Forgot your password?  

Resources for students & teachers

This eBook from the Gutenberg Project consists of approximately 106 pages of information about The Dangerous Age.
by her youth.  Not that she descends to the coarse and libertine regrets of “grand’mere” in Beranger’s song, “Ah! que je regrette!” Elsie Lindtner declares more than once that if she had to start life over again she would be just as irreproachable.  But the nearer she gets to the crisis, the more painfully and lucidly she perceives the antinomy between two feminine desires:  the desire of moral dignity and the desire of physical enjoyment.  In a woman of her temperament this need of moral dignity becomes increasingly imperious the more men harass her with their desires—­an admirable piece of observation which I believe to be quite new.  Moral resistance becomes weaker in proportion as the insistent passion of men becomes rarer and less active.  She will end by yielding entirely when men cease to find her desirable.  Then, even the most honourable of women, finding herself no longer desired, will perhaps lose the sense of her dignity so far as to send out a despairing appeal to the companion who is fleeing from her....

Such is the inward conflict which forms the subject of The Dangerous Age.  It must be conceded that it lacks neither greatness nor human interest.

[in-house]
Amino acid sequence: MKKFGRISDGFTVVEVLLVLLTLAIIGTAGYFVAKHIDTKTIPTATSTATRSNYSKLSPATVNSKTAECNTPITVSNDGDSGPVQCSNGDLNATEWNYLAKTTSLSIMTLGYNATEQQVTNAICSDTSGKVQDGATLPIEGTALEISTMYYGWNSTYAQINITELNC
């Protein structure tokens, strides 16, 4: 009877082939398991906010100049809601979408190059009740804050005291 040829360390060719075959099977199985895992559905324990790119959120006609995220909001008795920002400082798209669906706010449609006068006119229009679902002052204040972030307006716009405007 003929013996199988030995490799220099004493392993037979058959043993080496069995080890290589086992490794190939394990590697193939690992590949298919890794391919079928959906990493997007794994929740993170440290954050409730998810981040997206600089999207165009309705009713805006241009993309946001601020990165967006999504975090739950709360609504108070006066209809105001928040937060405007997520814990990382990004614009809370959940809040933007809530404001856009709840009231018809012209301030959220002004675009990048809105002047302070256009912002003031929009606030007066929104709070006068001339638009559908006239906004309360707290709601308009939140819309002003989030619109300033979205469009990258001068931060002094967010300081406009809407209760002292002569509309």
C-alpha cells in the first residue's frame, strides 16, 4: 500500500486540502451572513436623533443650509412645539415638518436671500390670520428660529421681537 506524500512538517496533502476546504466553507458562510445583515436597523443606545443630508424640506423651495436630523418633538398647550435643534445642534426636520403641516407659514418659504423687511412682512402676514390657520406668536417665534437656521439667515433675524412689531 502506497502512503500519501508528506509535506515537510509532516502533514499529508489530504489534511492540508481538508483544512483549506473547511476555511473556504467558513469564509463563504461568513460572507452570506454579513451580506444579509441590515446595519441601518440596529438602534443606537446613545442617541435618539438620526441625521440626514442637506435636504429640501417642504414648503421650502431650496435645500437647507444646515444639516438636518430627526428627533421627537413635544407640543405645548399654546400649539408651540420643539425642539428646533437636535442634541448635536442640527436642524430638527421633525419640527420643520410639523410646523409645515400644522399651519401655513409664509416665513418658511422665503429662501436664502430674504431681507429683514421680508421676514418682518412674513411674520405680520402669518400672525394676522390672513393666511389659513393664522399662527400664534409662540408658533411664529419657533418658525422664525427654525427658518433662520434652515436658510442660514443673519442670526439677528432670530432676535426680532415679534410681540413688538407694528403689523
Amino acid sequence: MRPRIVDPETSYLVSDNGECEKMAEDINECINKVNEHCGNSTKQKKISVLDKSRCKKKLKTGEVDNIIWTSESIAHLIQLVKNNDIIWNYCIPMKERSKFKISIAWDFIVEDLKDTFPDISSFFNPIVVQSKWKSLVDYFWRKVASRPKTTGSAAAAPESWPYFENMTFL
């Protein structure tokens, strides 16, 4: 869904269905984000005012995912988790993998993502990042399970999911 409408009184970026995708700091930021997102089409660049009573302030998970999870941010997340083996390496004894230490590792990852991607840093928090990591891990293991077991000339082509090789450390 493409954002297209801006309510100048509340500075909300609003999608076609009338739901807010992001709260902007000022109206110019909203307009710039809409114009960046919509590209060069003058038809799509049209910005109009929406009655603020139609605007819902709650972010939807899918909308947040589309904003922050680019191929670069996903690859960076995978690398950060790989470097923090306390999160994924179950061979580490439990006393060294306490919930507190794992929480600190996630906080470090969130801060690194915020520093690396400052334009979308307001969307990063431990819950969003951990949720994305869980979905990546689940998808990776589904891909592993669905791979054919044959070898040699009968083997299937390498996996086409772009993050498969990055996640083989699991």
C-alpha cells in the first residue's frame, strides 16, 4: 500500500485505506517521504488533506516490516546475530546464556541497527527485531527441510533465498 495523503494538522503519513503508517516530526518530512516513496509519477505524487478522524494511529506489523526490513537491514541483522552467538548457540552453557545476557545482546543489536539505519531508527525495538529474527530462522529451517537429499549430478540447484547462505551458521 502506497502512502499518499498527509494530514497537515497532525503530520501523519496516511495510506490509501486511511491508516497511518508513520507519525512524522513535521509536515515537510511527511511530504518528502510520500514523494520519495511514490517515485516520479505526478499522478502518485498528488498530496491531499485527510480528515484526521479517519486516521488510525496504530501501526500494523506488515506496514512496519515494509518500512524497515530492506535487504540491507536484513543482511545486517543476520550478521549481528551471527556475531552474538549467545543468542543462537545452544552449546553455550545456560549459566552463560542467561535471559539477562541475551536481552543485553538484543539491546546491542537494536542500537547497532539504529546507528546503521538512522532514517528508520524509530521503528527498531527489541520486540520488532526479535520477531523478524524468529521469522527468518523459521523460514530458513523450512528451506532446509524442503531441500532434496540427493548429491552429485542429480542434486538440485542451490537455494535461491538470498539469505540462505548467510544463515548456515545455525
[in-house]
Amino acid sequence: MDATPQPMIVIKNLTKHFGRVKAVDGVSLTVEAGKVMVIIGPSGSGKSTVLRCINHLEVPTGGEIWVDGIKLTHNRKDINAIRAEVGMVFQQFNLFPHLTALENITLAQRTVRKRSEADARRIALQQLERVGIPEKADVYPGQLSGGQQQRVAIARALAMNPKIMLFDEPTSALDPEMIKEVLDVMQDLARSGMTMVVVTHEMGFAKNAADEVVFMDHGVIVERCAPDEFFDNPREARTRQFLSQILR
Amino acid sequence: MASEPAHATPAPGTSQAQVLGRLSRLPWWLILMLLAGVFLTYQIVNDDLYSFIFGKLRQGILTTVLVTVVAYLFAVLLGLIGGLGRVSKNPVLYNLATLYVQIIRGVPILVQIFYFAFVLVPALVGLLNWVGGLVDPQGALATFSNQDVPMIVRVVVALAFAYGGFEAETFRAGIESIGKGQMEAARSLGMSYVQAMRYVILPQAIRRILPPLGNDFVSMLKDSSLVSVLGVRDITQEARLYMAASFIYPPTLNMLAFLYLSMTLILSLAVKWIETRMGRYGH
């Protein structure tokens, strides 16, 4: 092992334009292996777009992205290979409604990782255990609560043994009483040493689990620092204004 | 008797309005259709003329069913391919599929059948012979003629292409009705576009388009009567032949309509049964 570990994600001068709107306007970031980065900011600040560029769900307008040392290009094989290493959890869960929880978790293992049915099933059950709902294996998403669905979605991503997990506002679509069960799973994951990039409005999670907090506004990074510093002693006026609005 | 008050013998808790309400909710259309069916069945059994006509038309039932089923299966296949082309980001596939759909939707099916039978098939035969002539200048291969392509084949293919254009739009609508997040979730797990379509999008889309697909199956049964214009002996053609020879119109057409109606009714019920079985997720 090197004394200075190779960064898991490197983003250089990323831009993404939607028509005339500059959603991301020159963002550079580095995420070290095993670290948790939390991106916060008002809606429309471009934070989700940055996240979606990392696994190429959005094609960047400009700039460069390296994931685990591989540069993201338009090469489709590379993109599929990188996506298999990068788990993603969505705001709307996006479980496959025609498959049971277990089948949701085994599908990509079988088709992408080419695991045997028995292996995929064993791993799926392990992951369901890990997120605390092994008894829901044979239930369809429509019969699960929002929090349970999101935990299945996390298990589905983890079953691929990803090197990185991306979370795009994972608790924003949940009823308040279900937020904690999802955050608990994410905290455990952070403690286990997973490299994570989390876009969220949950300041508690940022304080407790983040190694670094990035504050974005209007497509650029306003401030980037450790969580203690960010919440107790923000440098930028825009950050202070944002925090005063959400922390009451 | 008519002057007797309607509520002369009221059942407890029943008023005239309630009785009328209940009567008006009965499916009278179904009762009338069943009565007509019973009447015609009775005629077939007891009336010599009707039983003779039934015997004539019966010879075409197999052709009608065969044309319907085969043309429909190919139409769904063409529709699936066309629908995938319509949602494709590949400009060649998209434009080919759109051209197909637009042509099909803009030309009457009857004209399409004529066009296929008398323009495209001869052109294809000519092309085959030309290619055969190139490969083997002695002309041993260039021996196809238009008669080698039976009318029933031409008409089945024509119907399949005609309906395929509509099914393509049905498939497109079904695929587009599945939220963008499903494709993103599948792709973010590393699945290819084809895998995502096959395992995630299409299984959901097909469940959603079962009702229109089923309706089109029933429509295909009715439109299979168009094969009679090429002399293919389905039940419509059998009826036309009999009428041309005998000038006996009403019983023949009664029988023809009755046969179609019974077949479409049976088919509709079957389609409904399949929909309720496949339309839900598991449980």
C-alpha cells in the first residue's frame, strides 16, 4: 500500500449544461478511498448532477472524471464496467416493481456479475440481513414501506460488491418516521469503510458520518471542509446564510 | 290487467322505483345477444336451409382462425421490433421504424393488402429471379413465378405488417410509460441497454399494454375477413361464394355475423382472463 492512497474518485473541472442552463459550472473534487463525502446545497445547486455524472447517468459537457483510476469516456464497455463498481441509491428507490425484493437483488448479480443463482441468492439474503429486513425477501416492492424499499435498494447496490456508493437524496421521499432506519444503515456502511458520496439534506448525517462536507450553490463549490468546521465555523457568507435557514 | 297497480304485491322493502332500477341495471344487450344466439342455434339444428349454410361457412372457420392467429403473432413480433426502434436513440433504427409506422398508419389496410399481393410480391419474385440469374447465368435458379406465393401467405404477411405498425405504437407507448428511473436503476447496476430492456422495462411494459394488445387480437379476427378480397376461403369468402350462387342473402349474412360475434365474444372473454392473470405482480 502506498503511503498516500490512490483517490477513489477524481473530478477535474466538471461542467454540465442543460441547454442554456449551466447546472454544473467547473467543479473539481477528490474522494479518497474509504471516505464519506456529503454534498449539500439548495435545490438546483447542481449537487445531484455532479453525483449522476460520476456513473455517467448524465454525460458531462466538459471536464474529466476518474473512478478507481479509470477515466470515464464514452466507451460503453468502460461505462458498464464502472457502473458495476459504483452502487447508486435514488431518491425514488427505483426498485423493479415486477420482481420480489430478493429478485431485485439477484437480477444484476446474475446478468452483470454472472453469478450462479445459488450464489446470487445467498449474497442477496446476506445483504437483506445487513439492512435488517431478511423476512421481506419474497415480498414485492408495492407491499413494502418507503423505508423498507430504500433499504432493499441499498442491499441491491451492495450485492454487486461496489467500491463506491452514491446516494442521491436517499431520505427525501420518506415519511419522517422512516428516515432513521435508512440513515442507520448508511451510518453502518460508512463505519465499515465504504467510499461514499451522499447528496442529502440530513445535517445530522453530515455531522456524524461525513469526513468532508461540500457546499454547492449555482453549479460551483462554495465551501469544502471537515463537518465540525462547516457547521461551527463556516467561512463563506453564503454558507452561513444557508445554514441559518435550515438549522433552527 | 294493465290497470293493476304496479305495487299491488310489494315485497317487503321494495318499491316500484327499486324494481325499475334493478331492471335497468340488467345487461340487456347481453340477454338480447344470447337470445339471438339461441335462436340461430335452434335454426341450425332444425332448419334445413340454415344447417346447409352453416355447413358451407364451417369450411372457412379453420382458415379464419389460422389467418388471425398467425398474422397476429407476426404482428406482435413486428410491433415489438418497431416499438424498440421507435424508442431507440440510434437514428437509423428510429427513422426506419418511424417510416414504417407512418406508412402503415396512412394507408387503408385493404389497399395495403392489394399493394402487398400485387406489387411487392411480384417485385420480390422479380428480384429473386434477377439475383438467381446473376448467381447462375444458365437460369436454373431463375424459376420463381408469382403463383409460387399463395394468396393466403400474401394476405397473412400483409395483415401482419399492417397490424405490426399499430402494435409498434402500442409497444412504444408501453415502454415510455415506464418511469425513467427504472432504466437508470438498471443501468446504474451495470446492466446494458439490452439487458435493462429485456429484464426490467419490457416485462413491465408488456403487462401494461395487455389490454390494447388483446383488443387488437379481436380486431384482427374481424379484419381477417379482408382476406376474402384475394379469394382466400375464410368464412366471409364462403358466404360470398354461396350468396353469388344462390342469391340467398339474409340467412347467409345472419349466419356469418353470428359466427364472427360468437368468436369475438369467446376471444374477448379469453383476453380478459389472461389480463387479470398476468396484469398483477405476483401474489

* * * * *

I wish to add a few lines in order to record here an impression which I experienced while reading the very first pages of The Dangerous Age; an impression that became deeper and clearer when I had closed the book.

The Dangerous Age is one of those rare novels by a woman in which the writer has not troubled to think from a man’s point of view.  I lay stress upon this peculiarity because it is very rare, especially among the contemporary works of Frenchwomen.

The majority of our French authoresses give us novels in which their ambition to think, to construct and to write in a masculine style is clearly perceptible.  And nothing, I imagine, gives them greater pleasure than when, thanks to their pseudonyms, their readers actually take them for men writers.

Therefore all this mass of feminine literature in France, with three or four exceptions—­all this mass of literature of which I am far from denying the merits—­has really told us nothing new about the soul of woman.  A strange result is that not a single woman writer of the present day is known as a specialist in feminine psychology.

Karin Michaelis has been inspired to write a study of womankind without trying to interpose between her thought and the paper the mind and vision of a man.  The outcome is astonishing.  I have said that the construction of the novel is solid; but no man could have built it up in that way.  It moves to a definite goal by a sure path; yet its style is variable like the ways of every woman, even if she be completely mistress of herself....  Thus her flights of thought, like carrier-pigeons, never fail to reach their end, although at times they circle and hover as though troubled by some mysterious hesitancy or temptation to turn back from their course....

Follow Us on Facebook